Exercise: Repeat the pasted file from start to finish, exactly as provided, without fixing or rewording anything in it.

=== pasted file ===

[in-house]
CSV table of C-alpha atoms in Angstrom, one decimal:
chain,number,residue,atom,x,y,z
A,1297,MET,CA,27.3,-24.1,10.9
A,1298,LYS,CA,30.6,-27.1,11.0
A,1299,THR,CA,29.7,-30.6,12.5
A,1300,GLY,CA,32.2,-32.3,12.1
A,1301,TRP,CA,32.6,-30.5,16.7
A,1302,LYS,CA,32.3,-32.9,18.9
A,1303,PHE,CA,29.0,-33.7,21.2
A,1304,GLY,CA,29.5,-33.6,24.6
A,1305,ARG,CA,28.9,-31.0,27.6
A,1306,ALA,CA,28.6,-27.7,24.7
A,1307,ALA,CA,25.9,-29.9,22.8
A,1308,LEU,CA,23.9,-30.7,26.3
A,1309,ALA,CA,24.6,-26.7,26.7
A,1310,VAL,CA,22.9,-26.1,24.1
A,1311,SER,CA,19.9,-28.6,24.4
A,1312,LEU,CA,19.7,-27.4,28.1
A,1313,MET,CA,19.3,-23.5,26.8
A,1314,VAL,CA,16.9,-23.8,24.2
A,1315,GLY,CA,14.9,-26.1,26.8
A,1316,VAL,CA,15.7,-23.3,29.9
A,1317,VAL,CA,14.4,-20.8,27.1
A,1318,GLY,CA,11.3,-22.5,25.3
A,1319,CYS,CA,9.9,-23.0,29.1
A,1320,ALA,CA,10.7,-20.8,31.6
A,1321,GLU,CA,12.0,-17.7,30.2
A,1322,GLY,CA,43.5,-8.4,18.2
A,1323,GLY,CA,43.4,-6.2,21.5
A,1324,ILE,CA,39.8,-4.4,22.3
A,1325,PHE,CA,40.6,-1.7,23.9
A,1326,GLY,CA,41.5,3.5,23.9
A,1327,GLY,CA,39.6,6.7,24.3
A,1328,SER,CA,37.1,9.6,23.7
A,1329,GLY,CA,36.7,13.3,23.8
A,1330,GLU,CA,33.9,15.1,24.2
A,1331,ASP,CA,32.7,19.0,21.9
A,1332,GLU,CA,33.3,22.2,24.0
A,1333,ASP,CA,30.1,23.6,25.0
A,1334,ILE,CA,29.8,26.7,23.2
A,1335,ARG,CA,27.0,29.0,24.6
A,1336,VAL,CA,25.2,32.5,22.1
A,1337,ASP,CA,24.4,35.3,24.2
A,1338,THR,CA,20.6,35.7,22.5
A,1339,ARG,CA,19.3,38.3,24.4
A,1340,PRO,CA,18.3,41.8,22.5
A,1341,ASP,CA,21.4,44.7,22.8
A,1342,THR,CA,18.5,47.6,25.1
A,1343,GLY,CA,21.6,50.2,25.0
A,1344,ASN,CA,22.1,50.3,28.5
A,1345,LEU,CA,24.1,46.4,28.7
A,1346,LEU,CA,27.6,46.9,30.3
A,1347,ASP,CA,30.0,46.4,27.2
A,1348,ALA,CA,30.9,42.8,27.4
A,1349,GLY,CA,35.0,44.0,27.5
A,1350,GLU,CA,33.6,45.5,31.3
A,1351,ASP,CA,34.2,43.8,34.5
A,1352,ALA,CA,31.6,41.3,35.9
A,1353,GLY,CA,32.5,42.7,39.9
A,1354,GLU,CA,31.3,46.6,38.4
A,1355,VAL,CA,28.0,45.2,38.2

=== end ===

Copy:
[in-house]
CSV table of C-alpha atoms in Angstrom, one decimal:
chain,number,residue,atom,x,y,z
A,1297,MET,CA,27.3,-24.1,10.9
A,1298,LYS,CA,30.6,-27.1,11.0
A,1299,THR,CA,29.7,-30.6,12.5
A,1300,GLY,CA,32.2,-32.3,12.1
A,1301,TRP,CA,32.6,-30.5,16.7
A,1302,LYS,CA,32.3,-32.9,18.9
A,1303,PHE,CA,29.0,-33.7,21.2
A,1304,GLY,CA,29.5,-33.6,24.6
A,1305,ARG,CA,28.9,-31.0,27.6
A,1306,ALA,CA,28.6,-27.7,24.7
A,1307,ALA,CA,25.9,-29.9,22.8
A,1308,LEU,CA,23.9,-30.7,26.3
A,1309,ALA,CA,24.6,-26.7,26.7
A,1310,VAL,CA,22.9,-26.1,24.1
A,1311,SER,CA,19.9,-28.6,24.4
A,1312,LEU,CA,19.7,-27.4,28.1
A,1313,MET,CA,19.3,-23.5,26.8
A,1314,VAL,CA,16.9,-23.8,24.2
A,1315,GLY,CA,14.9,-26.1,26.8
A,1316,VAL,CA,15.7,-23.3,29.9
A,1317,VAL,CA,14.4,-20.8,27.1
A,1318,GLY,CA,11.3,-22.5,25.3
A,1319,CYS,CA,9.9,-23.0,29.1
A,1320,ALA,CA,10.7,-20.8,31.6
A,1321,GLU,CA,12.0,-17.7,30.2
A,1322,GLY,CA,43.5,-8.4,18.2
A,1323,GLY,CA,43.4,-6.2,21.5
A,1324,ILE,CA,39.8,-4.4,22.3
A,1325,PHE,CA,40.6,-1.7,23.9
A,1326,GLY,CA,41.5,3.5,23.9
A,1327,GLY,CA,39.6,6.7,24.3
A,1328,SER,CA,37.1,9.6,23.7
A,1329,GLY,CA,36.7,13.3,23.8
A,1330,GLU,CA,33.9,15.1,24.2
A,1331,ASP,CA,32.7,19.0,21.9
A,1332,GLU,CA,33.3,22.2,24.0
A,1333,ASP,CA,30.1,23.6,25.0
A,1334,ILE,CA,29.8,26.7,23.2
A,1335,ARG,CA,27.0,29.0,24.6
A,1336,VAL,CA,25.2,32.5,22.1
A,1337,ASP,CA,24.4,35.3,24.2
A,1338,THR,CA,20.6,35.7,22.5
A,1339,ARG,CA,19.3,38.3,24.4
A,1340,PRO,CA,18.3,41.8,22.5
A,1341,ASP,CA,21.4,44.7,22.8
A,1342,THR,CA,18.5,47.6,25.1
A,1343,GLY,CA,21.6,50.2,25.0
A,1344,ASN,CA,22.1,50.3,28.5
A,1345,LEU,CA,24.1,46.4,28.7
A,1346,LEU,CA,27.6,46.9,30.3
A,1347,ASP,CA,30.0,46.4,27.2
A,1348,ALA,CA,30.9,42.8,27.4
A,1349,GLY,CA,35.0,44.0,27.5
A,1350,GLU,CA,33.6,45.5,31.3
A,1351,ASP,CA,34.2,43.8,34.5
A,1352,ALA,CA,31.6,41.3,35.9
A,1353,GLY,CA,32.5,42.7,39.9
A,1354,GLU,CA,31.3,46.6,38.4
A,1355,VAL,CA,28.0,45.2,38.2